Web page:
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Title: In search of ʿAlī ibn abī Ṭālib’s Codex : study of the traditions on the earliest copy of the Qur’ān
Author: Kara, Seyfeddin
ISNI:       0000 0004 5353 281X
Awarding Body: Durham University
Current Institution: Durham University
Date of Award: 2014
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The history of the text of the Qur’ān has been a longstanding subject of interest within the field of Islamic Studies, but the debate has so far been focused on the Sunnī traditions about the codices of Caliphs Abū Bakr and ʿUthmān b. Affān. Little to no attention has been given to the traditions on ʿAlī b. abī Tālīb’s collection of the Qur’ān. The Shī’ite school of thought has claimed that ʿAlī b. abī Ṭālib collated the first copy of the Qur’ān, right after the demise of the Prophet. In addition to several Shī’ite traditions on the subject, there is also a significant number of Sunnī traditions in a similar vein, recorded in some of the earliest Sunnī ḥadīth collections. The present thesis examines both Shī’ite and Sunnī traditions on the issue, aiming to date them back to the earliest possible date and, if possible, verify their authenticity. In order to achieve this, the traditions are examined using isnād-cum-matn method. This method has been proven by Western academia to be an efficient tool in dating the early Islamic traditions and involves analysis of both matn (text) and isnād (chain of transmission) with an emphasis on finding a correlation between the two. Upon examining the variants of the relevant traditions, the thesis concludes that with the aid of the traditions attributed to Ibn Sīrīn, the narrative on ʿAlī b. abī Ṭālib’s collection of the Qur’ān can be dated back to as early as the first decade of the second century. This is the earliest date to which the history of the text of the Qur’ān can be traced through analysing Muslim traditions. In addition, in the analysis of a tradition recorded in Kitāb Sulaym b. Qays al-Hilālī, I find that the traditions concerning ʿAlī’s collection of the Qur’ān were not only transmitted orally but also recorded in written form, within the first half of the second century. This is, again, the earliest date at which the collection of the Qur’ān in written format has been mentioned.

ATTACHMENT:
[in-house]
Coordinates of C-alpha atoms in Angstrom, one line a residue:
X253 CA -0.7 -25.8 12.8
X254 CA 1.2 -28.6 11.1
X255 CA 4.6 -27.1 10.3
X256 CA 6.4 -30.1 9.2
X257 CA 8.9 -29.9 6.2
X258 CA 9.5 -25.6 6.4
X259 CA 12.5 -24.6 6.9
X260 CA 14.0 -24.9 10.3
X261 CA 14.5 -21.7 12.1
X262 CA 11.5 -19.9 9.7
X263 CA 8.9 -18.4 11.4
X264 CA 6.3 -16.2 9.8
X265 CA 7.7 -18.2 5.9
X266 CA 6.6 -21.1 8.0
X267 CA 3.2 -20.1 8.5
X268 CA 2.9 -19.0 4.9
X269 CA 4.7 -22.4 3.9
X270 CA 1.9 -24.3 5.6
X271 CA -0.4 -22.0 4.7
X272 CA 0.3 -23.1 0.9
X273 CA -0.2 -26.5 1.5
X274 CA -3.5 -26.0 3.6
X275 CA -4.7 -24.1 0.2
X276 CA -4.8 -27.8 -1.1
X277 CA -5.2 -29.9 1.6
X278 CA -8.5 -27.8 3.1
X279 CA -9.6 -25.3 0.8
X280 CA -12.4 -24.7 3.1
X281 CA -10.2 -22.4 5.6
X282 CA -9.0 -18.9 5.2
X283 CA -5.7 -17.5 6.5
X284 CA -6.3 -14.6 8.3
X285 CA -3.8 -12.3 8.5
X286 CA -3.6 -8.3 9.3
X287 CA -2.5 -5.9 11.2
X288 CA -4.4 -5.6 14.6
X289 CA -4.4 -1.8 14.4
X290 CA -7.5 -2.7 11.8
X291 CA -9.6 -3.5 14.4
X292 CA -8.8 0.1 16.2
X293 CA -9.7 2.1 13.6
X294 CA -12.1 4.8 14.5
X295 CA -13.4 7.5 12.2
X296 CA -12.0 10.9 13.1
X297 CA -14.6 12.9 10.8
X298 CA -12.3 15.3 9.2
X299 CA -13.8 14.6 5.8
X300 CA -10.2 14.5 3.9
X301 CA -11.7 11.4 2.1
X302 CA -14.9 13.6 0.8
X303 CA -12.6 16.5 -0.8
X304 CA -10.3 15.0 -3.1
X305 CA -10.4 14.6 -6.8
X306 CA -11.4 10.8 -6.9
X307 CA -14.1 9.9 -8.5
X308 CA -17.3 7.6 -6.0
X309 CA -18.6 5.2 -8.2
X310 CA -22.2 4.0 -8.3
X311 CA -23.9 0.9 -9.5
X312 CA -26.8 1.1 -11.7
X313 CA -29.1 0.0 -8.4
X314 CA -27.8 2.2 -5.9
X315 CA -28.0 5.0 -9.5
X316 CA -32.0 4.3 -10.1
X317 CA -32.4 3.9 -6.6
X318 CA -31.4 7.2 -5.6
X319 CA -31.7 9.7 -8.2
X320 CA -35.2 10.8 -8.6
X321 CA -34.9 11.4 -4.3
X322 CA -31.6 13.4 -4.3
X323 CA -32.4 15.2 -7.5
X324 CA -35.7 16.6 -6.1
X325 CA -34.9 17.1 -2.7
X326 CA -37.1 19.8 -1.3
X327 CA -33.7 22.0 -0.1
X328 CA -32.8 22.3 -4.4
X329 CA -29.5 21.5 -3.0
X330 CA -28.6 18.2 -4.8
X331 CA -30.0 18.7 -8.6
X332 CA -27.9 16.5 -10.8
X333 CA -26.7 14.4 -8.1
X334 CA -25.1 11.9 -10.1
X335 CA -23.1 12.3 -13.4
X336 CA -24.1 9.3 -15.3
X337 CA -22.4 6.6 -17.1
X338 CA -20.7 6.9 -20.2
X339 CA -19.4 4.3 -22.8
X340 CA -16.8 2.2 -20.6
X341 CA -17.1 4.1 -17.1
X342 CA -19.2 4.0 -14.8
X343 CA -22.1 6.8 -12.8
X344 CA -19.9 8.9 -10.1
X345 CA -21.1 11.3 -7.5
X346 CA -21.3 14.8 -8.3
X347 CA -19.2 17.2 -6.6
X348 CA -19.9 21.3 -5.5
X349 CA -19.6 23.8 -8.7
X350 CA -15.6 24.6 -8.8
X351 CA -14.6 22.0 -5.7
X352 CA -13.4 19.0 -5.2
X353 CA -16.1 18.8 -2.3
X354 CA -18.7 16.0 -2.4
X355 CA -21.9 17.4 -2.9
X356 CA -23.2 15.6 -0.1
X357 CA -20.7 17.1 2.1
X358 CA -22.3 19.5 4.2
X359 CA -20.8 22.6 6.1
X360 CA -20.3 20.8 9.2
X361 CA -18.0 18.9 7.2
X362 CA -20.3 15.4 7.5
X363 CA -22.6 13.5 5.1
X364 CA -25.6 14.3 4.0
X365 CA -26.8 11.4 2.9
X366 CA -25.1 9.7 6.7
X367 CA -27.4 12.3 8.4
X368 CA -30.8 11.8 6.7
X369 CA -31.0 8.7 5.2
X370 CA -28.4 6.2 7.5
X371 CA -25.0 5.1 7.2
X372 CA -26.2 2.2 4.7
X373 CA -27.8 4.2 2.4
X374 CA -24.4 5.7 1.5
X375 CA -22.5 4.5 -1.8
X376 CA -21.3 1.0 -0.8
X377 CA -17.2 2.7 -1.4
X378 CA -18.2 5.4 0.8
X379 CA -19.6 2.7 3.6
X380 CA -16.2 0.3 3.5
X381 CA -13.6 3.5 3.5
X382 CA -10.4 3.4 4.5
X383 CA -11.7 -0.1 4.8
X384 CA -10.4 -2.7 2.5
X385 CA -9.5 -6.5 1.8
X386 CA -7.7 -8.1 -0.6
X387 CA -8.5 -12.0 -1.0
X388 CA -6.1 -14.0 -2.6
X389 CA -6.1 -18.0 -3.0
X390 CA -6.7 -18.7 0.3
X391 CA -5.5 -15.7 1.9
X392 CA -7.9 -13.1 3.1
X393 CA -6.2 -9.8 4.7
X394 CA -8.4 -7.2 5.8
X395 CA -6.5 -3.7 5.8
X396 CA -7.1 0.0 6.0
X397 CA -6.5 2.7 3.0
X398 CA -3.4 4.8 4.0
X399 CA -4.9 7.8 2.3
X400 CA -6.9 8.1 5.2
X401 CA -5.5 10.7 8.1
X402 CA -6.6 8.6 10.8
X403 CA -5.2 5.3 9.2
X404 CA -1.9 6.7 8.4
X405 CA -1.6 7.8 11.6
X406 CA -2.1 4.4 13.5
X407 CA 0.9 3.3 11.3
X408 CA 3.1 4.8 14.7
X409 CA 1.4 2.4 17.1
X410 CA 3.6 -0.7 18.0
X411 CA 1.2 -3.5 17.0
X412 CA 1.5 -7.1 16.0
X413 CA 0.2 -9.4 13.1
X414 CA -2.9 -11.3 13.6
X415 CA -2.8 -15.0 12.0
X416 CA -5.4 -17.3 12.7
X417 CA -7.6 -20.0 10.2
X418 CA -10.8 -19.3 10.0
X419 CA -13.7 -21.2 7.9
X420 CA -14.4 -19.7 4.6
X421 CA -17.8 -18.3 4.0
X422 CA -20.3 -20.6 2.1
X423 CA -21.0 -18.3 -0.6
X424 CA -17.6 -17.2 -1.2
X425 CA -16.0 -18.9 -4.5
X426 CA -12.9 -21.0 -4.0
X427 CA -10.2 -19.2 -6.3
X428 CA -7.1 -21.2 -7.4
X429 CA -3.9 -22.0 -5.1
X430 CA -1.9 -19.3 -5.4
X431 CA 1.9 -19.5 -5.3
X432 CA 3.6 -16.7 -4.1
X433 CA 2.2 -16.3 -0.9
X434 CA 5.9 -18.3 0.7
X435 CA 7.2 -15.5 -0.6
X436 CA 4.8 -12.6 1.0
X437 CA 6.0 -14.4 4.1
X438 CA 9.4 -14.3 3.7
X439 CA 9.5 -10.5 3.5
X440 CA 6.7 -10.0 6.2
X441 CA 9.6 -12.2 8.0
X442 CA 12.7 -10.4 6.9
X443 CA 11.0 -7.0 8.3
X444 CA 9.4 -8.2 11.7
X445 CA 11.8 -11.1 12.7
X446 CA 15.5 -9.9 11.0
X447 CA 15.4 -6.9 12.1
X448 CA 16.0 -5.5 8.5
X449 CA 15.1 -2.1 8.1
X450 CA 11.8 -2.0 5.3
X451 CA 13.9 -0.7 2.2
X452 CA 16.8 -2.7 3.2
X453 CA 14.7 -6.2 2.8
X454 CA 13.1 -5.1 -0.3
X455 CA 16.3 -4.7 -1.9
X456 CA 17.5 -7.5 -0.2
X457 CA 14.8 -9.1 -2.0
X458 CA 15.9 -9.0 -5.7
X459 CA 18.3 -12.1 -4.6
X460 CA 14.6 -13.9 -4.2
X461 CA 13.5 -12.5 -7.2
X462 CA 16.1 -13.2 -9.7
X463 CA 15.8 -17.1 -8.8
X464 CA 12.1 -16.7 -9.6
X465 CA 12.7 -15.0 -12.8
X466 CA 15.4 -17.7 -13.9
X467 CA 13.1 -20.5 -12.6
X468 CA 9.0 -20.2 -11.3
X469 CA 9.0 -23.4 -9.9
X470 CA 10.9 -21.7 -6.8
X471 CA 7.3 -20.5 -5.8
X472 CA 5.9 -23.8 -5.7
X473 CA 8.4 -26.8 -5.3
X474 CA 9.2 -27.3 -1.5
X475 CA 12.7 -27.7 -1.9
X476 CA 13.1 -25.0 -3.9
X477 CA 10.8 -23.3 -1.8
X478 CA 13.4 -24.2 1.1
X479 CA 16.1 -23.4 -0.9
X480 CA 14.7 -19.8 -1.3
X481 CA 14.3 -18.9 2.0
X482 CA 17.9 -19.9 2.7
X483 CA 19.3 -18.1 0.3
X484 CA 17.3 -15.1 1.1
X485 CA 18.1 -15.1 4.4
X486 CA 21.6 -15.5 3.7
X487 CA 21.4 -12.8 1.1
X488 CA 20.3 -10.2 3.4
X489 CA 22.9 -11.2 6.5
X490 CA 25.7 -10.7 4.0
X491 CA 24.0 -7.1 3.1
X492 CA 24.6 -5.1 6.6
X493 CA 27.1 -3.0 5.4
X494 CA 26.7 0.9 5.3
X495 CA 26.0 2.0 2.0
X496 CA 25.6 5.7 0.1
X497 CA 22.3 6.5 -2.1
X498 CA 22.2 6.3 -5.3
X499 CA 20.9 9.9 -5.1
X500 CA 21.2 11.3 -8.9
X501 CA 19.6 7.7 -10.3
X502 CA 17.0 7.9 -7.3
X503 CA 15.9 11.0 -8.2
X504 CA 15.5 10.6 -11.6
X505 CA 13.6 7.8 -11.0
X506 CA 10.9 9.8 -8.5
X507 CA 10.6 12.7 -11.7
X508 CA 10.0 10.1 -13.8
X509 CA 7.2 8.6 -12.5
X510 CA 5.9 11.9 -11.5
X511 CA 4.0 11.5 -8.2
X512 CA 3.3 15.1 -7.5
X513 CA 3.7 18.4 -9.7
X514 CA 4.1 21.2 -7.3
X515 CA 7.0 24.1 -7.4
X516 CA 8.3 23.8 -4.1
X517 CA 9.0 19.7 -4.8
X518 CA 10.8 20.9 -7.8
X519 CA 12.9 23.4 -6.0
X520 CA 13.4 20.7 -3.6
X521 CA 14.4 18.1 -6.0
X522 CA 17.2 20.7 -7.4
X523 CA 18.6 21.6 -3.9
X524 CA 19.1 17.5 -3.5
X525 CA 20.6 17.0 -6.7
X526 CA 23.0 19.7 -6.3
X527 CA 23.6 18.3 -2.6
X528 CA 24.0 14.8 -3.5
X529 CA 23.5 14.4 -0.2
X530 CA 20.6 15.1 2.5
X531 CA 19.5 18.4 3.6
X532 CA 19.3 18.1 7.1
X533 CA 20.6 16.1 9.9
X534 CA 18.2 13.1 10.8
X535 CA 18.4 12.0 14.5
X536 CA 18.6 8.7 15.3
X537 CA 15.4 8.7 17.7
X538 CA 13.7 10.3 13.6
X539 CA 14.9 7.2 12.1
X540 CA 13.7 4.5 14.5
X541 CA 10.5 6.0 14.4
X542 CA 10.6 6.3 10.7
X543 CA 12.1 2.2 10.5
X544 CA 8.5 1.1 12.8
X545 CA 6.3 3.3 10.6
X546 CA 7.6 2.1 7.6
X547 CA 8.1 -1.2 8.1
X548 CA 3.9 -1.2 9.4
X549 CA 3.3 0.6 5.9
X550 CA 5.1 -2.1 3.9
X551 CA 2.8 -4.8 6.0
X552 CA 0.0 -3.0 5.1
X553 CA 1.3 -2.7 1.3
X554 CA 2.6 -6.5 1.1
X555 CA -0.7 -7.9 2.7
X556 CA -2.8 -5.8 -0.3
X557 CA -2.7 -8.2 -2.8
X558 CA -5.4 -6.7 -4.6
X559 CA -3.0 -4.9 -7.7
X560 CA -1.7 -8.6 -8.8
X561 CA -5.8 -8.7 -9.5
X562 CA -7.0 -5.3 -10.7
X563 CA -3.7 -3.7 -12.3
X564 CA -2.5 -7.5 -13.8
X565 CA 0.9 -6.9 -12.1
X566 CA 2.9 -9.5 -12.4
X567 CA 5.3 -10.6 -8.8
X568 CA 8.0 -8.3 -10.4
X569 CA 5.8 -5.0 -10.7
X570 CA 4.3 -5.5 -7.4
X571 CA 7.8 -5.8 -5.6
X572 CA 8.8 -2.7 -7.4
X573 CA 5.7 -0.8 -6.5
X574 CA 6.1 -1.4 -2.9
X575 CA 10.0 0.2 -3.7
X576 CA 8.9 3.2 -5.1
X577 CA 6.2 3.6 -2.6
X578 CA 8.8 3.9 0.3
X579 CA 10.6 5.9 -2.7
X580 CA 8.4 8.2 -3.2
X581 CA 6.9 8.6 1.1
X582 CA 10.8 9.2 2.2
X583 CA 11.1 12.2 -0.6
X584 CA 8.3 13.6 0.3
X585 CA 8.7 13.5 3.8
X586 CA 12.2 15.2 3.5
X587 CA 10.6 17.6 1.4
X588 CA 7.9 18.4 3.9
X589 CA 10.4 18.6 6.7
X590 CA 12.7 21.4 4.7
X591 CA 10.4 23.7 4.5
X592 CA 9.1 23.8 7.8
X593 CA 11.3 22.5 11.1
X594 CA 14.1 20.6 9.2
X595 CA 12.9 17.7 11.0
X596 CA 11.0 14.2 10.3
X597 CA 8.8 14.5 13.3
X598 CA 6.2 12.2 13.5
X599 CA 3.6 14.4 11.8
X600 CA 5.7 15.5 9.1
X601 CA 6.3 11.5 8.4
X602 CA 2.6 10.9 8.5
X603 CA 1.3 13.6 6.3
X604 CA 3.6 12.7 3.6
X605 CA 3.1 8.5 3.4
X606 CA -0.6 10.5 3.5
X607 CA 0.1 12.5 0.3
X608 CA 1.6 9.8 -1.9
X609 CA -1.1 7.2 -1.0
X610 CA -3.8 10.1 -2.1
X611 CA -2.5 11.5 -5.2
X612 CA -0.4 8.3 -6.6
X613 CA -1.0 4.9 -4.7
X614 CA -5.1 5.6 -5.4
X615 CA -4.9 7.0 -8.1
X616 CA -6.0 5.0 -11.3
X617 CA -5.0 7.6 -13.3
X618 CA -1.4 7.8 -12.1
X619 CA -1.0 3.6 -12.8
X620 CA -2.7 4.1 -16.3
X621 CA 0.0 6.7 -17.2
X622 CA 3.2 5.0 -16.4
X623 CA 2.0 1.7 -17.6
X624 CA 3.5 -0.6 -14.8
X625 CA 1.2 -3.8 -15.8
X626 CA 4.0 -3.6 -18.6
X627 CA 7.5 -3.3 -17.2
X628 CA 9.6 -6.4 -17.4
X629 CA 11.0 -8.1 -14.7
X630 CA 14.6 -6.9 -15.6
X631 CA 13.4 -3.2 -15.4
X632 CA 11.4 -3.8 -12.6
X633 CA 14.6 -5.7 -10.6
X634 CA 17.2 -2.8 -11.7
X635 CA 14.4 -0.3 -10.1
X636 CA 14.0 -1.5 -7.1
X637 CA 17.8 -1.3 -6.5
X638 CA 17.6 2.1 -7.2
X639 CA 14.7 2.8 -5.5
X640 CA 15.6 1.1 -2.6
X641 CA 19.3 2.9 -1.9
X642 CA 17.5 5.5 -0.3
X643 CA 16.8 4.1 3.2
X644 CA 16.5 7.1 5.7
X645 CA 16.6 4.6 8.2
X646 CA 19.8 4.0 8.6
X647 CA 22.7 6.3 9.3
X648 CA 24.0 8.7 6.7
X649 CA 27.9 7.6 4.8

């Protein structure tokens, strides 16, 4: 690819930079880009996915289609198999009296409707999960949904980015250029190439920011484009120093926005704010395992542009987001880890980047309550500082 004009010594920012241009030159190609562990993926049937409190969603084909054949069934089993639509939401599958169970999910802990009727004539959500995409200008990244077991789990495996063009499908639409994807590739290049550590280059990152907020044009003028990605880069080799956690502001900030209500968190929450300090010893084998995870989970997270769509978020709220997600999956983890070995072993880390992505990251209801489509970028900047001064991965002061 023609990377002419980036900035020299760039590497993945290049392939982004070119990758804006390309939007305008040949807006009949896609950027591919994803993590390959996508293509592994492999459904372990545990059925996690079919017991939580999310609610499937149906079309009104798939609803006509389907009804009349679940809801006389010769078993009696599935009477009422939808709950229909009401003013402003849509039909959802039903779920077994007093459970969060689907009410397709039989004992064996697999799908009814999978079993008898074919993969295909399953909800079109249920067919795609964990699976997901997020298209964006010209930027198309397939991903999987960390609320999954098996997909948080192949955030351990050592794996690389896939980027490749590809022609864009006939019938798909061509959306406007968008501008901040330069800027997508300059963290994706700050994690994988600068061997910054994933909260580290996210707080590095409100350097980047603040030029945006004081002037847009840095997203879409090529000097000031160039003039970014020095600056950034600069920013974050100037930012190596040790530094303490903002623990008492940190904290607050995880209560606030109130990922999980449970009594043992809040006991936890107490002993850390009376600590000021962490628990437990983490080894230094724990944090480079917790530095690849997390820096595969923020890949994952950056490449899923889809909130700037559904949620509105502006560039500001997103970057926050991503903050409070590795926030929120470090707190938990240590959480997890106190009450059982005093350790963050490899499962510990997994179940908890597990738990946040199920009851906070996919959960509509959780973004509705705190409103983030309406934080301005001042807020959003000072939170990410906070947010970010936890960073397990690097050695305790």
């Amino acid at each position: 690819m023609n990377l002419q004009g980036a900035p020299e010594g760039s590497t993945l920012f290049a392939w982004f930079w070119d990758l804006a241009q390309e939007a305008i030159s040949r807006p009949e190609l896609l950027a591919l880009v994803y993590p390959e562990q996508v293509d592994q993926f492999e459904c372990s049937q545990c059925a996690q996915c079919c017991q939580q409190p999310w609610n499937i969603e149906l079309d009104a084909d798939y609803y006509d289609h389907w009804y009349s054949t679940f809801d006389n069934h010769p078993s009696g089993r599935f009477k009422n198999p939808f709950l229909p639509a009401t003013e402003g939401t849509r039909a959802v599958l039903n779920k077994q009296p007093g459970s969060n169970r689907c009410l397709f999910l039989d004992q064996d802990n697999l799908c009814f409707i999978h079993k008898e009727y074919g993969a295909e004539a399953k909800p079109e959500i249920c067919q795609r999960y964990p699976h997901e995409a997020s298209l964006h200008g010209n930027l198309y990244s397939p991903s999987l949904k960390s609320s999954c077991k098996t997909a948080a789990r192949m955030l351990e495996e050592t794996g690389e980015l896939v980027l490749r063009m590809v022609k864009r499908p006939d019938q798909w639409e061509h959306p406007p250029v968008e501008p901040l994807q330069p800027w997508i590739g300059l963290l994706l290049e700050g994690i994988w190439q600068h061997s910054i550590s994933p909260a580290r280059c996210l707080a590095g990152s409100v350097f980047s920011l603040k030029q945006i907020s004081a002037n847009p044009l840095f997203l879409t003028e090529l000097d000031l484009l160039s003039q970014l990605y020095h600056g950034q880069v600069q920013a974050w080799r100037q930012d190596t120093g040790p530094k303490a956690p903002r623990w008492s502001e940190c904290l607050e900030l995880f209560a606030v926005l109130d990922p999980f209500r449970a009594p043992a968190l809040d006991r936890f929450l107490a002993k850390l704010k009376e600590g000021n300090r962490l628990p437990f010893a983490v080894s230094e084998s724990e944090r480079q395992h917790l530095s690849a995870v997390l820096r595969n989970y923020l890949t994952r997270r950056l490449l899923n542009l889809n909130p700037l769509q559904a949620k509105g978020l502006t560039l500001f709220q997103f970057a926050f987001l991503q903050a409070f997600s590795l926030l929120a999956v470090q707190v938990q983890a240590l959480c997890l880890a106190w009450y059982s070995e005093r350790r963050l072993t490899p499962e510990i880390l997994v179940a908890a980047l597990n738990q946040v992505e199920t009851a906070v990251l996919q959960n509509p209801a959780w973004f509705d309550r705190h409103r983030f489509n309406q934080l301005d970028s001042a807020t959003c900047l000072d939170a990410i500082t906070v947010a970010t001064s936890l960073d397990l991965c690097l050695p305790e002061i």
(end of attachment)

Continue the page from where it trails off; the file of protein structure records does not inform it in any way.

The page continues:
Supervisor: Not available Sponsor: Not available
Qualification Name: Thesis (Ph.D.) Qualification Level: Doctoral
EThOS ID:  DOI: Not available